“We used to get telegrams delivered and on both days mine were from groups of Southend fans telling me they wished me well and to enjoy the day. I wasn’t with Southend for very long but I felt a real connection with the fans.”


STAN Collymore has lifted the lid on how close he came to returning to Southend United as manager.

Collymore was heavily linked with the position in 2003 when the Shrimpers were struggling to stay in the Football League.

But the Blues legend has revealed he was keen to help in any way possible and admitted the club were right to pick his former Roots Hall team-mate Steve Tilson for the position.

“I met with Ron Martin at at hotel in St Albans and said to him it wasn’t about me being manager, I just wanted to help in any way I could,” recalled Collymore.

“If that was helping to get the club sold, being an ambassador or whatever, I just wanted to be involved.


Blues brothers - Echosport's Chris Phillips with Stan Collymore

“I then went down to the club and met the board members.

“I put a few ideas to them but in the end they went for Tilly who was the right person at the right time.

“He added huge stability and definitely has the club at heart.

“But it wasn’t about being manager I just wanted to help because I remember going on the forum and everyone was in turmoil.

“There were a lot of comings and goings and a lot of promises not being kept and I just wanted to try and help things get better.”


STAN Collymore is thrilled to see Phil Brown rejuvenating Southend United - but has less fond memories of the current Shrimpers boss from his own playing career.

Collymore faced Brown when Nottingham Forest took on Bolton Wanderers at the City Ground back in March 1994.

But their battle did not last long as Collymore was shown a red card after an off the ball incident with the now Blues boss.


Phil Brown - clashed with Stan Collymore in his playing career

“I remember it well,” said Collymore.

“I had a six week spell out with a hamstring tear and wasn’t fit enough to start so I was on the bench.

“There was a big hullabaloo about me coming back and there was a full house at the City Ground.

“I came on, scored with my first touch within 30 seconds and the place went bananas.

“But two minutes later there was a throw in and Browny was behind me.

“He reached round and gave me a little pinch round the rib area.

“I threw my arm and caught him in the chest but he went down holding his face with that permatan of his and I got sent off.

“I always tell him that was his forte but of course I’m glad to see Southend doing well and I hope the club can keep progressing.”

Since Brown took control Blues have won promotion via the League Two play-offs and are currently sixth in the League One standings after beating high-flying Scunthorpe United 3-1 on Saturday.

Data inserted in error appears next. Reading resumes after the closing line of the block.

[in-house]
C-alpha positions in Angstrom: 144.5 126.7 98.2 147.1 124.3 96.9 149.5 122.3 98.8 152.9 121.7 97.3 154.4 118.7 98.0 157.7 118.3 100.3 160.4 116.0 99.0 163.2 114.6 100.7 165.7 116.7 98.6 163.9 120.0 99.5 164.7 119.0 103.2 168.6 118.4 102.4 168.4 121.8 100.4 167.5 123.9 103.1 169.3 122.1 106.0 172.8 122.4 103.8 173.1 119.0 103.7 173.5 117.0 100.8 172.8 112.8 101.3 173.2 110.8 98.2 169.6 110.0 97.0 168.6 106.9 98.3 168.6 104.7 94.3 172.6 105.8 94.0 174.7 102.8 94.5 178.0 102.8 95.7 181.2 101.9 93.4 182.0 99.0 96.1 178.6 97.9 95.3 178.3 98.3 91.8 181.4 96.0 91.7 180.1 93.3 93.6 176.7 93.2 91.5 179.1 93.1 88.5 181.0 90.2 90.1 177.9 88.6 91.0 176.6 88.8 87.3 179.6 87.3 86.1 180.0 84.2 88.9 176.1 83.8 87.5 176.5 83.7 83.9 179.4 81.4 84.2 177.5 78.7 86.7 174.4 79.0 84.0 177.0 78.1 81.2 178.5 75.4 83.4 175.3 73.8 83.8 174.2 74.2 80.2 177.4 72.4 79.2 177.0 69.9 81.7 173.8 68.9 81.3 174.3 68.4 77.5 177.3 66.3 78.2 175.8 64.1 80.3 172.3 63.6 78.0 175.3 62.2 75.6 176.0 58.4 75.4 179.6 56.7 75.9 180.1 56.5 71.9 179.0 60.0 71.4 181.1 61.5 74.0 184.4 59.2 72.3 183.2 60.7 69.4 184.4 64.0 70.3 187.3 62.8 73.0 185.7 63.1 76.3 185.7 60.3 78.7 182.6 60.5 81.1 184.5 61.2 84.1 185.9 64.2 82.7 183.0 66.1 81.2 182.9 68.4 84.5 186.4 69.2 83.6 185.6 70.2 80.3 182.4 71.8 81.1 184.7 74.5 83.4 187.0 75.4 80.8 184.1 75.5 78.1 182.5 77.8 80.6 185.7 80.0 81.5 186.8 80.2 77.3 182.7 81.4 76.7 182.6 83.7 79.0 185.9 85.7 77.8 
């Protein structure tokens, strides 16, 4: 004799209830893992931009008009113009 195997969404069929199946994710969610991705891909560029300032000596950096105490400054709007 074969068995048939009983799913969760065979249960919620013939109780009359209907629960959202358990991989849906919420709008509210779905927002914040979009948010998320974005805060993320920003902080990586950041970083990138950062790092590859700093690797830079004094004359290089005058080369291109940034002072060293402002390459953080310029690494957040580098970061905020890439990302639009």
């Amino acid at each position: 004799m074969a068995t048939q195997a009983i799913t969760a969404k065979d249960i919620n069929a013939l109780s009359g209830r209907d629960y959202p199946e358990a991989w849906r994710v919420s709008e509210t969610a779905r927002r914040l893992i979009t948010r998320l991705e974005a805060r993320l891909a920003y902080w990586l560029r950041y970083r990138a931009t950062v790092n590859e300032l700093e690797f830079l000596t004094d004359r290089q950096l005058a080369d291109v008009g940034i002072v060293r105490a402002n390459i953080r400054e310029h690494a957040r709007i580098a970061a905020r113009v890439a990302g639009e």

However, Collymore still dreams of seeing the Shrimpers back in the Championship and believes the club has the potential to make it happen.


Good times - Stan Collymore scores for Forest at Manchester United

“Southend has a great catchment area,” said the former striker.

“It runs from where it is right along the A127 and the outskirts of London where I know quite a few Hammers man who also like to go and see Southend.

“I know there have been broken promises in the past but with the right structure and organisation Southend can definitely go on a run.

“The glass ceiling would be the Championship where I would love to see Southend again one day.

“I’m always looking at their results and I might just forgive Browny for that red card if he gets Southend another promotion!”


STEVE Tilson believes Stan Collymore is the best player to ever line up for Southend United.

Tilson enjoyed a club record 632 games with the Shrimpers as player and then manager.

And he has never seen anyone as talented as Collymore take to the field for Blues.

“Stan was 100 per cent the best player I have ever seen at Southend,” said Tilson.


FA Cup finalist - Stan Collymore in action for Liverpool

“He had everything.

“He was good in the air, he was powerful, he was quick and had two good feet.

“He could score all kinds of goals and I think he must have been a nightmare for any centre halves he was playing against.

“We knew straight away how good Stan was. It showed in training and in the first couple of games as well.

“He was someone I always got on really well with and was a really good pro when he was at Southend.

“He got on with everything before going on to bigger and better things.”

However, Tilson still believes Collymore could have achieved even more in the game.

“I know Stan got two or three caps for England but with the talent he had he should really have gone on to win far more,” said Tilson.

“Freddy Eastwood was exceptional when I was manager but Stan is definitely number one.

“He was a different class.”


AS a fan and reporter I have been watching Southend United for 27 years now and nobody comes close to matching Stan Collymore as the Shrimpers best player during that lengthy period.

When he lined up for Blues I was only 10 but I can still vividly recall his stunning range of goals, his pace and power and ability to create sublime moments of magic from virtually any area of the pitch.


Star - Stan Collymore

The only slight problem with Stan was that being quite small at the time I often struggled to see when he got the ball because fans - including my dad - would instantly move to the edge of their seats or stand up.

That perfectly sums up the excitement Collymore created and I very much doubt we will ever see anyone quite like him at Roots Hall again.